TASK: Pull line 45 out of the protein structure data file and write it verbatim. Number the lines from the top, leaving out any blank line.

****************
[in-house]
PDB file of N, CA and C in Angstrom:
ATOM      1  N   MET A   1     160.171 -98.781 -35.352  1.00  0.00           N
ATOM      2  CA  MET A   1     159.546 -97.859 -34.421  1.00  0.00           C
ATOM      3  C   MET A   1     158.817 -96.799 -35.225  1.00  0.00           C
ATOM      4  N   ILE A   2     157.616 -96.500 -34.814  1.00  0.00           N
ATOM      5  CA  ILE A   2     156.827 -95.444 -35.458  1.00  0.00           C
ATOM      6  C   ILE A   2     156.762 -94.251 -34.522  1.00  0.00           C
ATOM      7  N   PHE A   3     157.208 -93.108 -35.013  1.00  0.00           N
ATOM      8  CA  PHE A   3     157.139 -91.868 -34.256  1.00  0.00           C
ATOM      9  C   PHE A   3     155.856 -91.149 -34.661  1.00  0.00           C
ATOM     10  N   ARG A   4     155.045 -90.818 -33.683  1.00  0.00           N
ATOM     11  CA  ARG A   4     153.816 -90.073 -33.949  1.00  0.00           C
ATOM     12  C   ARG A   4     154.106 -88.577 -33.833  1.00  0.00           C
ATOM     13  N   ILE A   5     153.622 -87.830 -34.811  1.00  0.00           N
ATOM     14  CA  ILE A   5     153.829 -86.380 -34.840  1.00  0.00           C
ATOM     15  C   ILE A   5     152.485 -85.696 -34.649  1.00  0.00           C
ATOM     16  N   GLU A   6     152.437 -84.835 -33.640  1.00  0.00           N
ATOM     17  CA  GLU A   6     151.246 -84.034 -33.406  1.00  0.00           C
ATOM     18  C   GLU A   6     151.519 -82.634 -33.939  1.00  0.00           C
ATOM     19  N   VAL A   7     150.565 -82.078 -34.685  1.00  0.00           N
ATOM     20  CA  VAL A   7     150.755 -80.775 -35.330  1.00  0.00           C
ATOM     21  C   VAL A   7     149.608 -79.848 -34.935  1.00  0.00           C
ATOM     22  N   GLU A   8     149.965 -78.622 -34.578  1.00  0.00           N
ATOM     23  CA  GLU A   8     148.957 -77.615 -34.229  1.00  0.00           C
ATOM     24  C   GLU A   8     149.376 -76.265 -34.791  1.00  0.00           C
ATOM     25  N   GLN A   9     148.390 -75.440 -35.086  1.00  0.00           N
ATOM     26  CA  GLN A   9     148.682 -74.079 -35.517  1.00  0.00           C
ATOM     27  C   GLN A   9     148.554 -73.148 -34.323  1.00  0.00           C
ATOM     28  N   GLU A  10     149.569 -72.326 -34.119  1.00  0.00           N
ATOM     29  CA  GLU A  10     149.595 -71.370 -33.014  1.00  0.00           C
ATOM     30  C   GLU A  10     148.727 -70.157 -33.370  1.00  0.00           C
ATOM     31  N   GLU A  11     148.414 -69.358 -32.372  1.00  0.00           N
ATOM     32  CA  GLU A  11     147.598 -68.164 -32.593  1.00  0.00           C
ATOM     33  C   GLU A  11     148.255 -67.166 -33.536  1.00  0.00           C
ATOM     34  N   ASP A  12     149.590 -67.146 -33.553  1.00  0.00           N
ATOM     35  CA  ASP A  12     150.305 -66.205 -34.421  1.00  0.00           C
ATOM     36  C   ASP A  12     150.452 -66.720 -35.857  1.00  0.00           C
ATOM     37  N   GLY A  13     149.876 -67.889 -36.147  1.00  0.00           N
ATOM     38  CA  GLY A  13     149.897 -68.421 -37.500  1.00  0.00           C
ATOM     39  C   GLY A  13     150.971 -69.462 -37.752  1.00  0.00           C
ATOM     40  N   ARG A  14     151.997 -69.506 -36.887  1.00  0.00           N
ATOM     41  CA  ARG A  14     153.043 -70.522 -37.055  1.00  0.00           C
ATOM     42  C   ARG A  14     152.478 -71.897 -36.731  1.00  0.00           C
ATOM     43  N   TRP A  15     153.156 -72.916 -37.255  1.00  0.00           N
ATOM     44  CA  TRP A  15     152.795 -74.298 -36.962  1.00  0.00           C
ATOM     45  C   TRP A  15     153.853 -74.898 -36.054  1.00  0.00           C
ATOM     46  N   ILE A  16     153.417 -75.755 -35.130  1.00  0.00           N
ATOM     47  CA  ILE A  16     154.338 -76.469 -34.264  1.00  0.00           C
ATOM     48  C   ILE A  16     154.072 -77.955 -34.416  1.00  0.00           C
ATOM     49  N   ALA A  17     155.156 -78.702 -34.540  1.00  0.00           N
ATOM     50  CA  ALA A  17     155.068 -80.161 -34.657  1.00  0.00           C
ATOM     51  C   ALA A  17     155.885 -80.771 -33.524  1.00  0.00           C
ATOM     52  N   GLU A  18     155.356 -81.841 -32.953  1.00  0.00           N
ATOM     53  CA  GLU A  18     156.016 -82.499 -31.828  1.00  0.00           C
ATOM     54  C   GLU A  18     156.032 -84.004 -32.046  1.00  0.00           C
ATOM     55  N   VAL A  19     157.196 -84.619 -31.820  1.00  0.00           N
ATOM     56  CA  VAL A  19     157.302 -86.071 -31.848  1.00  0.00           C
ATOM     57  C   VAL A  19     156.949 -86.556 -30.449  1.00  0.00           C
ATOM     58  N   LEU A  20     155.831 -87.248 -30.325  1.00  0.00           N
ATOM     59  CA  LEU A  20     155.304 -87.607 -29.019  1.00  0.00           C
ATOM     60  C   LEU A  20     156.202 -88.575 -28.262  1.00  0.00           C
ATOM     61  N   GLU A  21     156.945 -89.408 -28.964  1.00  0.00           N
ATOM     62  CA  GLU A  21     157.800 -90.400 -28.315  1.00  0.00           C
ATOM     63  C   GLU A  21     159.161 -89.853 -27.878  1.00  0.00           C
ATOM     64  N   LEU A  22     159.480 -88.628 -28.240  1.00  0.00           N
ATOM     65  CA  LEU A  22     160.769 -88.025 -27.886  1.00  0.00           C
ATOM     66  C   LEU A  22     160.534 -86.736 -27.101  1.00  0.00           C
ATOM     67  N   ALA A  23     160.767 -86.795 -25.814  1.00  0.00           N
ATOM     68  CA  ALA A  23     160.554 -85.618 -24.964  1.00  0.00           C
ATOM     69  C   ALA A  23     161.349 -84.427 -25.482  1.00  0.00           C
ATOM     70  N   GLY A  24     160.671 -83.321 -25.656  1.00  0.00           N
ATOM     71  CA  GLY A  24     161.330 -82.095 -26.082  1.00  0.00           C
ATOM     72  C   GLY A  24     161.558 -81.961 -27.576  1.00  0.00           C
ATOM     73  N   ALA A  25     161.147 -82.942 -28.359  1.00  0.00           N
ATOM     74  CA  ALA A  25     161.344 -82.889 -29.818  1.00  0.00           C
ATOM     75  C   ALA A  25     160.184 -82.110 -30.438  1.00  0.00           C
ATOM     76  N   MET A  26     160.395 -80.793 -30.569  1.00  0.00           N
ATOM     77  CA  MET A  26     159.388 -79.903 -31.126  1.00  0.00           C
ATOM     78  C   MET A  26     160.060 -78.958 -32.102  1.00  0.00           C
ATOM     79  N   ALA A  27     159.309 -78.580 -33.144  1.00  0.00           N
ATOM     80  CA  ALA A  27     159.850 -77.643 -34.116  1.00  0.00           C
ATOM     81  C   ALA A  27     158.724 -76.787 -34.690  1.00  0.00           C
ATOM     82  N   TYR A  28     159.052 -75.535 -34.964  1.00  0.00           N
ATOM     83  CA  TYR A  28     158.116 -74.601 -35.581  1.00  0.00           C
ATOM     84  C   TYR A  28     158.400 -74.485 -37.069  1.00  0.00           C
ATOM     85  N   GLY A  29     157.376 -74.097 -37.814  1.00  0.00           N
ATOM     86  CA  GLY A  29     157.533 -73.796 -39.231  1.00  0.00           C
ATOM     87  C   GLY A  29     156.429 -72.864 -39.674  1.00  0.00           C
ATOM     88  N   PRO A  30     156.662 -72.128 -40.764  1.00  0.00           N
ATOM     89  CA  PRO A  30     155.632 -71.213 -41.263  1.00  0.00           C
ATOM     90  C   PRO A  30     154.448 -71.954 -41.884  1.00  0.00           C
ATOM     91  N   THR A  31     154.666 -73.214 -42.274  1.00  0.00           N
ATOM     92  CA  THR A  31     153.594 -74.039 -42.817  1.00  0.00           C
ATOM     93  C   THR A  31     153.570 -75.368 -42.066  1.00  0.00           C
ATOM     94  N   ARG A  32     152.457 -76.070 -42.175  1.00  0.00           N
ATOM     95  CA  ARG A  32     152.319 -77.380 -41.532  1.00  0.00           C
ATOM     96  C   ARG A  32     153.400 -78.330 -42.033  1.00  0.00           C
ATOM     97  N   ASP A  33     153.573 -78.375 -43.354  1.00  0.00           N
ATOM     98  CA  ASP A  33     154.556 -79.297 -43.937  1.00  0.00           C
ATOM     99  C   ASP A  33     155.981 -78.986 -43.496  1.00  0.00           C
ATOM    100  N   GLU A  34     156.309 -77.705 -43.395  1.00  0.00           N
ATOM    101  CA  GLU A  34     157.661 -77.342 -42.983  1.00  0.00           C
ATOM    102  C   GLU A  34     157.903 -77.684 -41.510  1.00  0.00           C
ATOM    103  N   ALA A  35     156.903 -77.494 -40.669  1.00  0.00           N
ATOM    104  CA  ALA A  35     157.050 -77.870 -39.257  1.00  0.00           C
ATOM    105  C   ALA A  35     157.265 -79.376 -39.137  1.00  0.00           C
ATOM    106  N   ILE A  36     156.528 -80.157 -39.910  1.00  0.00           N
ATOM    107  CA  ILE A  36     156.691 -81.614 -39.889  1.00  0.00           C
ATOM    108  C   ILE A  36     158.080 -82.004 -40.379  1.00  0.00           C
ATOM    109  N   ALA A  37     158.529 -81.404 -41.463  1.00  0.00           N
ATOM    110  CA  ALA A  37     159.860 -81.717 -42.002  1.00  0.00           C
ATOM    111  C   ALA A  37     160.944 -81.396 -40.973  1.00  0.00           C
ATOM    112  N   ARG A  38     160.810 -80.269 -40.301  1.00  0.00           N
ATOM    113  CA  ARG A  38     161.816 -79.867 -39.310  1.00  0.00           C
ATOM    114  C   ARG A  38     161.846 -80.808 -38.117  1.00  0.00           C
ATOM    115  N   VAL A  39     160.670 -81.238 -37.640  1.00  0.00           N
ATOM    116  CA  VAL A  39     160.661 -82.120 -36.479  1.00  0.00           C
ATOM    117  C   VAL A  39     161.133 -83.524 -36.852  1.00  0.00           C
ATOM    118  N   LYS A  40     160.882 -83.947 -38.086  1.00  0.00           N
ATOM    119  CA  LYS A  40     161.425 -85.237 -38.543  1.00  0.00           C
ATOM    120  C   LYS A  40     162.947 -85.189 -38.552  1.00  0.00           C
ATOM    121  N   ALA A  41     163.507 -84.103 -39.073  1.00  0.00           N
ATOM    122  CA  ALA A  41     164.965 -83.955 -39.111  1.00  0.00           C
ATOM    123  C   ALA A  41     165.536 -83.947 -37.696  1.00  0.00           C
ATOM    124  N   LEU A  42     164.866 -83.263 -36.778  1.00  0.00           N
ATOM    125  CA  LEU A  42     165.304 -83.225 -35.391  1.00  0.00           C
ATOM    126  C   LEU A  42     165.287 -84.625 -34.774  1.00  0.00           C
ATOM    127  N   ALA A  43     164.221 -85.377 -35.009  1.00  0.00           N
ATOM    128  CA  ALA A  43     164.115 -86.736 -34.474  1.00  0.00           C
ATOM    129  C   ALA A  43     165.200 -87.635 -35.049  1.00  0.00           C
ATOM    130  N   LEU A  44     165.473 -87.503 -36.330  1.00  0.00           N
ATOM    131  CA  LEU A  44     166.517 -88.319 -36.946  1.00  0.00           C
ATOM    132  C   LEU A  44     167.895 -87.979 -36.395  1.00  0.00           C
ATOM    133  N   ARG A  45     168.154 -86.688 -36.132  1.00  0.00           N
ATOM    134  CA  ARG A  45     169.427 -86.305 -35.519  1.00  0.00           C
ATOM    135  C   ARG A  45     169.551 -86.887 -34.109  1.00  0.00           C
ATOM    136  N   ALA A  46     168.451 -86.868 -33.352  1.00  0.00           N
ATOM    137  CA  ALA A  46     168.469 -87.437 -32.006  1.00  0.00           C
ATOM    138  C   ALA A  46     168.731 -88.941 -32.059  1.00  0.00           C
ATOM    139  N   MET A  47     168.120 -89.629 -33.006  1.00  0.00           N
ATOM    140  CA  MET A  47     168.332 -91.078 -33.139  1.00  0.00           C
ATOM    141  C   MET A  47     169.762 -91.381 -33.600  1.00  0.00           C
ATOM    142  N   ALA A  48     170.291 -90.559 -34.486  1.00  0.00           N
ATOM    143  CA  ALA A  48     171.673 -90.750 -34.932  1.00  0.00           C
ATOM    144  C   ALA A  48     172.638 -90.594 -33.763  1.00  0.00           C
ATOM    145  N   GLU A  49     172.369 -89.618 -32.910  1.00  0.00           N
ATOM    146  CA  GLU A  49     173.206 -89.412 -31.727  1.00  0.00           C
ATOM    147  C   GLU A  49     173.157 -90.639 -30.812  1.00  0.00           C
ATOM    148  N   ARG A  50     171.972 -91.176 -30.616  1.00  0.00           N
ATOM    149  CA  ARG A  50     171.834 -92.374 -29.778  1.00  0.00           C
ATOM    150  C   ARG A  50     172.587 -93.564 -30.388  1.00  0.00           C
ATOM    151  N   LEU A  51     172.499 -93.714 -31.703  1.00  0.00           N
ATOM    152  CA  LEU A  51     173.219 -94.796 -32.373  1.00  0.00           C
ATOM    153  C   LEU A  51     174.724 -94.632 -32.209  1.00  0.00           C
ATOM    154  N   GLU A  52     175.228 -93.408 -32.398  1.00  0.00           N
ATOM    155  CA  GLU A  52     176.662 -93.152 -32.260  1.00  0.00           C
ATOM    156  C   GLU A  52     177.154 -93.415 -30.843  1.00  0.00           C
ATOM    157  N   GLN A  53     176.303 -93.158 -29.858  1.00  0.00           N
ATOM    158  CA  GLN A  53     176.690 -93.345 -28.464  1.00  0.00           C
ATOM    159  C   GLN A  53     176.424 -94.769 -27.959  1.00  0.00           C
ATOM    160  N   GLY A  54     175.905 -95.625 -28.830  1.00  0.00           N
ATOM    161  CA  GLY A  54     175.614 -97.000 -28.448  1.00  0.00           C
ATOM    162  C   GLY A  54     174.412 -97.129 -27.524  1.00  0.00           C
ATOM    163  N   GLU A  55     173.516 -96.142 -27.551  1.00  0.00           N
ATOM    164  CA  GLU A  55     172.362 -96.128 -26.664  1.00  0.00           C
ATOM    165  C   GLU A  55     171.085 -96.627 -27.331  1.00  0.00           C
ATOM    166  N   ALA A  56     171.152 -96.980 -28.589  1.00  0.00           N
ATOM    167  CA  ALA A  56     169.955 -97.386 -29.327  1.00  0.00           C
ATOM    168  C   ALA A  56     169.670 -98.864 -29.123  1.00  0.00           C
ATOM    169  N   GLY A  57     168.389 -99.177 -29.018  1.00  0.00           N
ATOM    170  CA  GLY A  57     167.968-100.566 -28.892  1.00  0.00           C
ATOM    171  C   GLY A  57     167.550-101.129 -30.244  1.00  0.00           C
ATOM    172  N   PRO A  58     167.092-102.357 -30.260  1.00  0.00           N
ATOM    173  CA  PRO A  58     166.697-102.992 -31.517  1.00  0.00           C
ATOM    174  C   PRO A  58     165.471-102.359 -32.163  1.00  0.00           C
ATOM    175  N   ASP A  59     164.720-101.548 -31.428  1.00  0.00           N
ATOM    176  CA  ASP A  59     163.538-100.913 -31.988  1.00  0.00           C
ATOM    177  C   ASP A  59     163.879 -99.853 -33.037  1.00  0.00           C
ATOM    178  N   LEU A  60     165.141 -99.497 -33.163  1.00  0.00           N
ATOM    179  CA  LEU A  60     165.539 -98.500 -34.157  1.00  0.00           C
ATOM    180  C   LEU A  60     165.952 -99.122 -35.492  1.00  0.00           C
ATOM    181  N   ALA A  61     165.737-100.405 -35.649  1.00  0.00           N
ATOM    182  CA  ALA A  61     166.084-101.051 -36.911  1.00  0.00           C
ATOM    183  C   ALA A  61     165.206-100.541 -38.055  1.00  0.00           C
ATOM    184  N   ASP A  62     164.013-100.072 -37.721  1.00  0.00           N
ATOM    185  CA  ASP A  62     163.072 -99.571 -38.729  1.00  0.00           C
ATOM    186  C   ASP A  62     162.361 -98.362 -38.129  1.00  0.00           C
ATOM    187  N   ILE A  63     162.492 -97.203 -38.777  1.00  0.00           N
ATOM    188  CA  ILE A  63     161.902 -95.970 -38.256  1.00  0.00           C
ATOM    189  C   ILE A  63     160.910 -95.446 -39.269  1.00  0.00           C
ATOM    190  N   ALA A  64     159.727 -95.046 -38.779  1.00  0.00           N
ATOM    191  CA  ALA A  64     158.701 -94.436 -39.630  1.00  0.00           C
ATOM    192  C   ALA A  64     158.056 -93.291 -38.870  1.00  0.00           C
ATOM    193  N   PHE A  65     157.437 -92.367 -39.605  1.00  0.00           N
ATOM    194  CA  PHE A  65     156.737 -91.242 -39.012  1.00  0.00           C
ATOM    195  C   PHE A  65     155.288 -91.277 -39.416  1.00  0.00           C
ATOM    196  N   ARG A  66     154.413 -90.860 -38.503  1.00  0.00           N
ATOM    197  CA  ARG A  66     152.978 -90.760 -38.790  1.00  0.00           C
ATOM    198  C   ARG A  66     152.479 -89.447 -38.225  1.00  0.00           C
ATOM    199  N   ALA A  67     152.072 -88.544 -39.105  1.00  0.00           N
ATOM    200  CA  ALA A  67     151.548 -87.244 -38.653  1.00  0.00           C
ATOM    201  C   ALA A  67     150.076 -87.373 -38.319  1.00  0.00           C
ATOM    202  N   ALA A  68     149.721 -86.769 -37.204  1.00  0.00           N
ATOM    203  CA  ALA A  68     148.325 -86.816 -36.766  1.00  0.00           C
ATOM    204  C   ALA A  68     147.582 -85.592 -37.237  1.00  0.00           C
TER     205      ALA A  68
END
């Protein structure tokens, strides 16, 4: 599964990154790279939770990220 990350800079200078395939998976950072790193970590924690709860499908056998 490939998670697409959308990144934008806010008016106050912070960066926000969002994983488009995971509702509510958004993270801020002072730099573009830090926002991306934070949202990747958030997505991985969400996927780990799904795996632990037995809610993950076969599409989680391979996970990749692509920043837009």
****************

ATOM     43  N   TRP A  15     153.156 -72.916 -37.255  1.00  0.00           N